Your Most Important Decision As A Founder

Going "all-in" is deeply personal and highly strategic

Imagine for a second…

You’re early in your founder journey. You’ve been exploring various ideas for a few months, and you’ve found a likely co-founder with a complimentary skillset who you get along with.

One of your experiments generated a bit of attention after launching and people you talk to about it (maybe even investors) seem excited. They’re asking you what your plans are for it.

But the truth is… you have no idea! It’s not like it went viral or anything, you tell yourself. Maybe you should go get a job at Google after all... Your co-founder isn’t sure either.

So how do you know whether to go “all-in” on the idea? What evidence do you need to decide this is the thing you want to build, potentially becoming a central focus of your life for years?

This is the most important decision you’ll make as a founder. Here’s how to make the call 👇

The Most Important Thing

Deciding what to build is both a personal and practical decision. I’ve broken down both into separate sections below.

One Thing First

You might be thinking… is this really the most important decision you’ll make as a founder? More important than your cofounder?

It is.

The wrong co-founder can make your life hell, but there’s a solution to that: one of you leaves the company. And having a co-founder leave is tough, but it happens and many startups get through it.

At my last startup, one of my co-founders left due to health concerns and then I later left as well.

On the other hand, committing yourself to building something that people don’t want to use or buy has a 0% chance of ending how you’d hoped. Yes, you learn things — but you lose time.

Personal Factors

Before we even get to the strategic factors, let’s set a baseline — what needs to be true for you, as a founder, to go all-in?


Where’s your risk tolerance at right now?

Even if your goal isn’t to be one of the <1% of startups that IPO, there’s about a 90% chance your startup will end up being worth $0 eventually.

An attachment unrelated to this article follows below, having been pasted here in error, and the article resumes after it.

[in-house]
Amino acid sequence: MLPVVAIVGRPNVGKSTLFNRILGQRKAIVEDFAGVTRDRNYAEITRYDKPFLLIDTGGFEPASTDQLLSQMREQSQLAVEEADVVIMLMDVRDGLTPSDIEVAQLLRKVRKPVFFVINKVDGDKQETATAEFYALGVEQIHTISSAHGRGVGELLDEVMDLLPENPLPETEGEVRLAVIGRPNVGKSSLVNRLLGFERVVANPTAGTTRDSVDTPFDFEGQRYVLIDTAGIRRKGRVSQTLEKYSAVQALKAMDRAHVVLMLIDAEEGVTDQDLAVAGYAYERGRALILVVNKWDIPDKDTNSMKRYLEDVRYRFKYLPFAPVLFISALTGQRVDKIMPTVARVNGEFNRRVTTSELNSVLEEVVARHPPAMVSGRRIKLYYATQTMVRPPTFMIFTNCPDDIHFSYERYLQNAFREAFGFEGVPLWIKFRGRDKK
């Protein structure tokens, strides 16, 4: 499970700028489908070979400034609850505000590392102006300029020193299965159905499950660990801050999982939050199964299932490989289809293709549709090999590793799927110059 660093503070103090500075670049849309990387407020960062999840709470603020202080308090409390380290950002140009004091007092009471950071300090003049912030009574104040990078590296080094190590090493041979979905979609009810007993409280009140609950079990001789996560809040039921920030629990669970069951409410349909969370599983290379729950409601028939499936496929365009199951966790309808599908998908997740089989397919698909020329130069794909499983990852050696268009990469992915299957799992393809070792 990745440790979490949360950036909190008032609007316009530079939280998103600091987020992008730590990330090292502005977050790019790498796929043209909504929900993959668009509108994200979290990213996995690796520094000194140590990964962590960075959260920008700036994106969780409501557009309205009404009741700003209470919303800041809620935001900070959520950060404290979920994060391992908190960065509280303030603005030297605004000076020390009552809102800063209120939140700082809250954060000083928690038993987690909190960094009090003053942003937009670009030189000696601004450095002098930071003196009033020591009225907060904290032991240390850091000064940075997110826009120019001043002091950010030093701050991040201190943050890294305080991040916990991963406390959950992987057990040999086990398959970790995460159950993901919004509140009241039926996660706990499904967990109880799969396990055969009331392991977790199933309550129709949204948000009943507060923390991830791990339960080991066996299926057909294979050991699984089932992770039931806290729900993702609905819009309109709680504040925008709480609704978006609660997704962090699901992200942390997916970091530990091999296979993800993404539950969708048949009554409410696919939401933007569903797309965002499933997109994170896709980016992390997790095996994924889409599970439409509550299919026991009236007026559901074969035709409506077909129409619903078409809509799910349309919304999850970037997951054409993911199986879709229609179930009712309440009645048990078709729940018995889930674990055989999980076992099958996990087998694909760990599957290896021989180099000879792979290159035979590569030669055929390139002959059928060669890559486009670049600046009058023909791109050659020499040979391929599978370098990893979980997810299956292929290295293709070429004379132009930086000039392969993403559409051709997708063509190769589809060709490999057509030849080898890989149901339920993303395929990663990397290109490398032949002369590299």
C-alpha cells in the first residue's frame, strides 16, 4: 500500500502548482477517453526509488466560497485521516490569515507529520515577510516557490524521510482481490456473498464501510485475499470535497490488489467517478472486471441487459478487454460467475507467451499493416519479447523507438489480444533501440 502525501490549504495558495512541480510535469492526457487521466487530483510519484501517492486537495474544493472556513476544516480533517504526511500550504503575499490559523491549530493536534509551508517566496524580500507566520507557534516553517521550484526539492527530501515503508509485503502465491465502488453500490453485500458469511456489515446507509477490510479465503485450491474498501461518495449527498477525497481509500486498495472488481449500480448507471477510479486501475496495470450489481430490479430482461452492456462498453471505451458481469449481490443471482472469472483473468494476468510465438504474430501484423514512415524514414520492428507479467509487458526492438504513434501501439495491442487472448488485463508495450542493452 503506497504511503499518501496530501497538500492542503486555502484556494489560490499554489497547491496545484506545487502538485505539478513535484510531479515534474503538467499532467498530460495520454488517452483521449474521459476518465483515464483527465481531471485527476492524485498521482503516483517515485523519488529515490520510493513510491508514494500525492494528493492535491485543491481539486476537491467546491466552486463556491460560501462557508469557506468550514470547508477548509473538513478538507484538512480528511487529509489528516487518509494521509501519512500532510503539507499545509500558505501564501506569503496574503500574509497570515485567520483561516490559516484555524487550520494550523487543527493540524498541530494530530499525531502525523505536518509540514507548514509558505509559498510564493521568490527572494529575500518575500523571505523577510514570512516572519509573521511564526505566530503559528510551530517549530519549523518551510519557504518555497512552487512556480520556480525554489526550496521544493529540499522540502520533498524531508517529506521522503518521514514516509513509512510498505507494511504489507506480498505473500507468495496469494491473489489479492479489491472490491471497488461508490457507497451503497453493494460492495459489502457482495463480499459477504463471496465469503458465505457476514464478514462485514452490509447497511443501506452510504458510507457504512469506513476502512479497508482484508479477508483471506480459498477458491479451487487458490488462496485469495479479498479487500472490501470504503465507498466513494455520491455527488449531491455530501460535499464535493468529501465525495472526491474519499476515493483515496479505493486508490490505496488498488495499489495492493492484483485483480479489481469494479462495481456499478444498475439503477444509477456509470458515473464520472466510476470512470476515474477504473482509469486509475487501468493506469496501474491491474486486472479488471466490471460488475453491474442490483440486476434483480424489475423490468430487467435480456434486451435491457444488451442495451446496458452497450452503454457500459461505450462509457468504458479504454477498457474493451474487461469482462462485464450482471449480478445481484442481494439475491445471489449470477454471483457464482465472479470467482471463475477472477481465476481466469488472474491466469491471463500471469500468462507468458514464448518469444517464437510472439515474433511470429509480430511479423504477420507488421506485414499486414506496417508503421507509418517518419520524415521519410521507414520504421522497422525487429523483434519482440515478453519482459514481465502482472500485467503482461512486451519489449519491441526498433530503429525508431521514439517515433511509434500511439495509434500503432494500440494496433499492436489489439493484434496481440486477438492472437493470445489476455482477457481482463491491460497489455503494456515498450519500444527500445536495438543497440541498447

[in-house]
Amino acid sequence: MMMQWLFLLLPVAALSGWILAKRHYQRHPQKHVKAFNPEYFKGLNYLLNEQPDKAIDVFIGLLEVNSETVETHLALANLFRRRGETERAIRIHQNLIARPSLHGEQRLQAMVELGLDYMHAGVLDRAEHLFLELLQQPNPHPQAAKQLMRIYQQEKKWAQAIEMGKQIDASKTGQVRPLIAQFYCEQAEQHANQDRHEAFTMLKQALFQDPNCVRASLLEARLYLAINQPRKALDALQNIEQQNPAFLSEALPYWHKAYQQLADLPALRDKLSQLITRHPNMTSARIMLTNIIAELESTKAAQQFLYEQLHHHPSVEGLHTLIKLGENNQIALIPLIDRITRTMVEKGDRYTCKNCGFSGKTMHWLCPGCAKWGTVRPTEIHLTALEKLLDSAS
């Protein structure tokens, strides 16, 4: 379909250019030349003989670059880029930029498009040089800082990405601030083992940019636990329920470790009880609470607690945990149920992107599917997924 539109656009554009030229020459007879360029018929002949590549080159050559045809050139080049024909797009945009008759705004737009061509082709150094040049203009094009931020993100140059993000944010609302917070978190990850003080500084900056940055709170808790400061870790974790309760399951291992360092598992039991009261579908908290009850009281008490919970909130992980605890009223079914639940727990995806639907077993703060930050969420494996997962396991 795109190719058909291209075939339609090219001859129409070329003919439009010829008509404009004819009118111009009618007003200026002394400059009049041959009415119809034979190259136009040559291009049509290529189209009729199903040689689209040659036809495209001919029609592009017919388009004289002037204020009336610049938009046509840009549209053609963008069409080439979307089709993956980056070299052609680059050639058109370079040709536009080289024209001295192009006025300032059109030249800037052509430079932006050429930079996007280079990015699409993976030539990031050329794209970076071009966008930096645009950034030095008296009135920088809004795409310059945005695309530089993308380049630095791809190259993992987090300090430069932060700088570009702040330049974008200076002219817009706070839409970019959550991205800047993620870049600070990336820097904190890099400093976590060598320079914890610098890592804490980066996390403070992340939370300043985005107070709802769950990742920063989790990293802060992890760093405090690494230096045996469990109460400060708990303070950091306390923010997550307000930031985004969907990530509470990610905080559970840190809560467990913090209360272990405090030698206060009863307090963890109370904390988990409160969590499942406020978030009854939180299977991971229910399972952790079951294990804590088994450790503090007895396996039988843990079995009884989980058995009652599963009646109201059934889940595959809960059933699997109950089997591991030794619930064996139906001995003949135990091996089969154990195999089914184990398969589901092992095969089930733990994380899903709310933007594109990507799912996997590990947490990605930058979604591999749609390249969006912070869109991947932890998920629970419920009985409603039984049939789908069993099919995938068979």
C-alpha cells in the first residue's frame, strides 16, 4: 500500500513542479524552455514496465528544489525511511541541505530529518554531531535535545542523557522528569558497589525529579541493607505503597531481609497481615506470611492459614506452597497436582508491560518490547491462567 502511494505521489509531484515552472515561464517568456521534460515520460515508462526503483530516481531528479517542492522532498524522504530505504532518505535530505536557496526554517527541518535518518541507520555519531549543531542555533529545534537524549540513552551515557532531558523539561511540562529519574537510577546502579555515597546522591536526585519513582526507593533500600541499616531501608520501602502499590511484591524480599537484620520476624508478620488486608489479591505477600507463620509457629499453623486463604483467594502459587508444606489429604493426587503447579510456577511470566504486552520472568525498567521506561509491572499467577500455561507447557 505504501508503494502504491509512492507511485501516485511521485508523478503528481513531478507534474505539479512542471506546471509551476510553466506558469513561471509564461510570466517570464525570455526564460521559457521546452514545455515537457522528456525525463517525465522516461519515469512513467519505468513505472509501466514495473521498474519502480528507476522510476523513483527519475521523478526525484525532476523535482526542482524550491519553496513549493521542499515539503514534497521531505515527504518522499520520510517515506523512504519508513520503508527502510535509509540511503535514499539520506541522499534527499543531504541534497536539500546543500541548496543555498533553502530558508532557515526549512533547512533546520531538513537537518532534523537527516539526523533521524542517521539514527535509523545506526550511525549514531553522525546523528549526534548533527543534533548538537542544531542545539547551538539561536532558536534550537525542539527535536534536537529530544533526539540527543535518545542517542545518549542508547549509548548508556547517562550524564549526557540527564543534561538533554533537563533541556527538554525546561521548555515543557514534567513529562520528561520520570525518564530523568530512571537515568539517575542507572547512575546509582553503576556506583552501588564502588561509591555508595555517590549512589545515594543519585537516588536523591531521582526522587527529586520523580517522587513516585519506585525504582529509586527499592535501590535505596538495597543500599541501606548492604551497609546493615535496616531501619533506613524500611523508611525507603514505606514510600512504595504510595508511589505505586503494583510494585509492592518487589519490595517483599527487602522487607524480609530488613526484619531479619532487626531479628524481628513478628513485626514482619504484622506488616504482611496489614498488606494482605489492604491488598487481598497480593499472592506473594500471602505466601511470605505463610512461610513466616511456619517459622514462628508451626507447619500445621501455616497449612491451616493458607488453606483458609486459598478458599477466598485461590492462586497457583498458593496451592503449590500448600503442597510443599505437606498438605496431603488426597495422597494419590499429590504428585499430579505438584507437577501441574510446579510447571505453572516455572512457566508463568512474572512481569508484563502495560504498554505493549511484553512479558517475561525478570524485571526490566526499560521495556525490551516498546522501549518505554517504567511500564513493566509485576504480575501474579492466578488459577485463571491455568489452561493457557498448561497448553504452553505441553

So, before anything else, do an honest evaluation of what your goals are for the next ~5 years. If your startup fails, do those goals become harder or impossible to reach? If so, are you ok with that or will you be resentful?

Market Size

Yes, this is first and foremost a personal factor.

Not everyone has the same goal for their startup. Maybe you want to create a Silicon Valley Small Business (one of my favorite new concepts to emerge in the last year).

If you’re IPO-or-bust, though, be sure that the market can provide venture scale returns for investors. VCs invest in companies that have a high likelihood of failing, but the potential to return their entire fund (and then some).

They’re looking for moonshots, not safe bets, and if raising venture is your goal you need to be able to show that x people you can reach will pay $y for your product, leading to $z annual revenue.

Additionally, early on you’re really picking a market more than a specific idea anyway. When we founded my last startup, we thought it was going to be a reality show instead of a venture-backed company. TLDR, things change and pivots happen.


Are you ready to get (professionally) married?

I mentioned complimentary skillsets, but it’s also important to have complimentary ambitions. Successful startups have a clear line between what each co-founder is responsible for, and everyone agrees that’s what puts the company on the path to success.

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